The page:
“As we continue to learn more about EVE’s products, and discover infringement of our intellectual property,” said Tom Evans, corporate intellectual property counsel for Mentor Graphics, “we will continue to aggressively protect that intellectual property.”

* EVE Will Continue to Defend Itself Against Mentor Graphics’ Patent Infringement Suits: Denies Any Wrongdoing, Contends Patent Infringement Suits Are Unfounded

August 20, 2012 – EVE denied any wrongdoing and reaffirmed that it will continue to defend itself against Mentor Graphics’ patent infringement suits. EVE believes these litigations are unfounded will defend itself through the United States and Japanese court systems until the truth is established.

“Mentor Graphics’ behavior is predictable,” said Luc Burgun, president and chief executive officer of EVE. “In 2006, Mentor Graphics tried to use the legal system to stifle competition when it was struggling to deliver Veloce and had concerns about EVE accelerating deployment through a line of successful products. This is yet another groundless litigation and we will vigorously defend ourselves.”

* Sidense wins patent infringement case against Kilopass

August 17, 2012 – Sidense Corp. announced today that the United States District Court for the Northern District of California granted Sidense’s motion for summary judgment of non-infringement of all three Kilopass patents asserted in the lawsuit. The Court determined that no reasonable jury could find that Sidense infringed any claim of Kilopass’ asserted patents. This is a resounding victory for Sidense and Kilopass will not be permitted to present its patent infringement claims to a jury.

The Court provided three separate reasons that Sidense’s technology does not infringe any of Kilopass’ asserted patents.

First, the Court found that Sidense does not have a “row wordline segment coupled to the second doped semiconductor region.” The Court found that Kilopass had taken contradictory positions before the Court and the United States Patent Office and, as a result, had disavowed this claim scope.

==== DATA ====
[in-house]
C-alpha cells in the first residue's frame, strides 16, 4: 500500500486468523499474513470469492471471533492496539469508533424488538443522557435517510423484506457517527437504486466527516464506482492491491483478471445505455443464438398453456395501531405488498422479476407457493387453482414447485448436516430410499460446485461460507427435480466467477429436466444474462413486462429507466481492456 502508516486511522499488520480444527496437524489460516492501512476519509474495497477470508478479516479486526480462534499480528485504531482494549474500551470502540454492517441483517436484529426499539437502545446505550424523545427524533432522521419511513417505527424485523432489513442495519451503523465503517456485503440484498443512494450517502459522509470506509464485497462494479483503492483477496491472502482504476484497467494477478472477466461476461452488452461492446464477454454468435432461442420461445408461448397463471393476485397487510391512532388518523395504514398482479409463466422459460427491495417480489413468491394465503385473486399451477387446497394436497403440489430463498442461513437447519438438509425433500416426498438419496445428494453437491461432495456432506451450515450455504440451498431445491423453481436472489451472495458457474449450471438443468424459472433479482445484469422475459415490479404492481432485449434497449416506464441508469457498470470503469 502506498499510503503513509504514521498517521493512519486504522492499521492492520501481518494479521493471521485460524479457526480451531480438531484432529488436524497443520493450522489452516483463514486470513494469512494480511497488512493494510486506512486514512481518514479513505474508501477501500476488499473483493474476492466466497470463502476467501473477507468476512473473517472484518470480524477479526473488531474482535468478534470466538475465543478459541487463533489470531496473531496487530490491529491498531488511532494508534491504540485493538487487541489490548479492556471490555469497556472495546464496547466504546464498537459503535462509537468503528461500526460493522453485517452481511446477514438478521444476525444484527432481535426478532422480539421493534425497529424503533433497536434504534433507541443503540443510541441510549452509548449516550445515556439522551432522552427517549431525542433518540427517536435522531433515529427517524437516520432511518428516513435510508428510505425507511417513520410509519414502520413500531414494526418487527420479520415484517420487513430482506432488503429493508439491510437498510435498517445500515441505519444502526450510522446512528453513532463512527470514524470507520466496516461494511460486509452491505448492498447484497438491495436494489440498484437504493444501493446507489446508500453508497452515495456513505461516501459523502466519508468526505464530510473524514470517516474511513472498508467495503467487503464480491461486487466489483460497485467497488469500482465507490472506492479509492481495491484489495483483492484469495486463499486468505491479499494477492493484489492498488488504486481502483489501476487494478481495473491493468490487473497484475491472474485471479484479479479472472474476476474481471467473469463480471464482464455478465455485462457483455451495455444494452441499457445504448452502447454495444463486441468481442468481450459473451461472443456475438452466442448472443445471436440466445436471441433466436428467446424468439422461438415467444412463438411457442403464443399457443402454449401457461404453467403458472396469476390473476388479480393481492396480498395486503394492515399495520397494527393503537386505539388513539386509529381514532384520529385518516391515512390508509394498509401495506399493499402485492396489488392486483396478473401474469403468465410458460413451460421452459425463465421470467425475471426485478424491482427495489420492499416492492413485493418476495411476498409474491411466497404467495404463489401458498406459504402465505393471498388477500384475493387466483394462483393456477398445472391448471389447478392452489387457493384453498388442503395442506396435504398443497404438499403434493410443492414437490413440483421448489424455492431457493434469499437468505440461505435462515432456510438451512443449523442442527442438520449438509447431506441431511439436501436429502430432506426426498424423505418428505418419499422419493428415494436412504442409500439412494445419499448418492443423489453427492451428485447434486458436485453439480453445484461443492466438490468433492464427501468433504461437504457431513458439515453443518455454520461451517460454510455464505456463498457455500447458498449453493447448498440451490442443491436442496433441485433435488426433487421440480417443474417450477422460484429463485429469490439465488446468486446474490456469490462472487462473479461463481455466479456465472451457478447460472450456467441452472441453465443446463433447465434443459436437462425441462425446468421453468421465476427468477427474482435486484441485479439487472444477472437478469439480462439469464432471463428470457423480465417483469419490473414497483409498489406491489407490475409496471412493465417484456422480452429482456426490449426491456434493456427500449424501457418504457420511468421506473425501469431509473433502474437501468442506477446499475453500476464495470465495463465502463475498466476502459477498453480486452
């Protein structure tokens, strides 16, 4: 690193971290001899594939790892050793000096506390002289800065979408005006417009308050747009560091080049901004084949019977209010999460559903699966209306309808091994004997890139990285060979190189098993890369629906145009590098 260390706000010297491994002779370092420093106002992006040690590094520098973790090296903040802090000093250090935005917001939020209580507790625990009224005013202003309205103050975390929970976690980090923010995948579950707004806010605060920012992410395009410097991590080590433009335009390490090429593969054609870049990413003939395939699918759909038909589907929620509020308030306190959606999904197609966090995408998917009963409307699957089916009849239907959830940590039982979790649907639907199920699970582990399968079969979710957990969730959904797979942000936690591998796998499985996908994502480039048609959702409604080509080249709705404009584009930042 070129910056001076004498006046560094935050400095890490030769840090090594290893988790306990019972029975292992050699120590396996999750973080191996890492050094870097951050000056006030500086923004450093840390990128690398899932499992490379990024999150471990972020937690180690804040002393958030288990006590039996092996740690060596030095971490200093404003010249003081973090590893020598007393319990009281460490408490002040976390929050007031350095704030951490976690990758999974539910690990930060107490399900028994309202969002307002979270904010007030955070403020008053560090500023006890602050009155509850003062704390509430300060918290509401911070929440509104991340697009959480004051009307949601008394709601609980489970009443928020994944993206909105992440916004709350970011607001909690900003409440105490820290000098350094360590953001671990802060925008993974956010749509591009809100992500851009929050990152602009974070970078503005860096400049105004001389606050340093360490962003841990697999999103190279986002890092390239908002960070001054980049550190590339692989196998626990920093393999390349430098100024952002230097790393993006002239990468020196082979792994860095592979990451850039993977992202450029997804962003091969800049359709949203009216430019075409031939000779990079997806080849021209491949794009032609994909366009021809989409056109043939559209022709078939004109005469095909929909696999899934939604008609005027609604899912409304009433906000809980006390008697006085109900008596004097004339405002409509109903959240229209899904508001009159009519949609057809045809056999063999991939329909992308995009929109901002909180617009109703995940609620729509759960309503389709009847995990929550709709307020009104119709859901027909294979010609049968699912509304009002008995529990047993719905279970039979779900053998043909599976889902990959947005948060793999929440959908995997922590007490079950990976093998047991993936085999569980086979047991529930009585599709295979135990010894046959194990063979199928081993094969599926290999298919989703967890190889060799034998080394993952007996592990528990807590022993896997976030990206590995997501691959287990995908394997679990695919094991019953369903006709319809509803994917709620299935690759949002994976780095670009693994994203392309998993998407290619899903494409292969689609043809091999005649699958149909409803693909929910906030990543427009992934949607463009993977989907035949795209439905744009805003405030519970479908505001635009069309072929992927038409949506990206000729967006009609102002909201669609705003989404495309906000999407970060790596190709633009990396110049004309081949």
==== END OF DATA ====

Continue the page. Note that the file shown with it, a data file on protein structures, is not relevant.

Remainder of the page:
Second, the Court determined that Sidense’s accused technology did not have the required “first doped semiconductor region,” rejecting Kilopass’ argument that a shallow trench isolation in Sidense’s design was equivalent to the claimed “doped semiconductor region.”

Finally, the Court determined that Sidense’s design did not have a first and second doped semiconductor region in a “spaced apart relationship” as required by the claims. While any one of these reasons would have been sufficient for Sidense to prevail, the Court’s opinion finding three separate reasons that Sidense does not infringe bodes well for Sidense should Kilopass decide to appeal the Court’s decision.

* Kilopass Plans to Appeal the Summary Judgment Ruling in its Patent Infringement Case Against Sidense

August 18, 2012 – Kilopass Technology announced that it plans to appeal the summary judgment ruling recently issued in its patent infringement suit against Sidense. Kilopass’ decision to appeal rests in its conviction that Sidense’s products are infringing on Kilopass’ patents. The summary judgment order in this case relies on issues that are under dispute and should be decided by a jury as a matter of right.

“The patent litigation is a long and complex process, and we are blessed to be in America where eventually, justice shall prevail,” said Charlie Cheng, Kilopass chief executive officer. “We believe the judge ruled in error and prematurely, and we intend to take the issues to the appellate court and other venues to seek the correct ruling.”

Indeed, this somewhat surprising early decision seems to rest upon preliminary proceedings at the USPTO that are still ongoing.  The expediency of the decision overshadows the important rationale for the legal process, which is summary judgment can only be issued when there is no dispute whatsoever with the facts, just the law.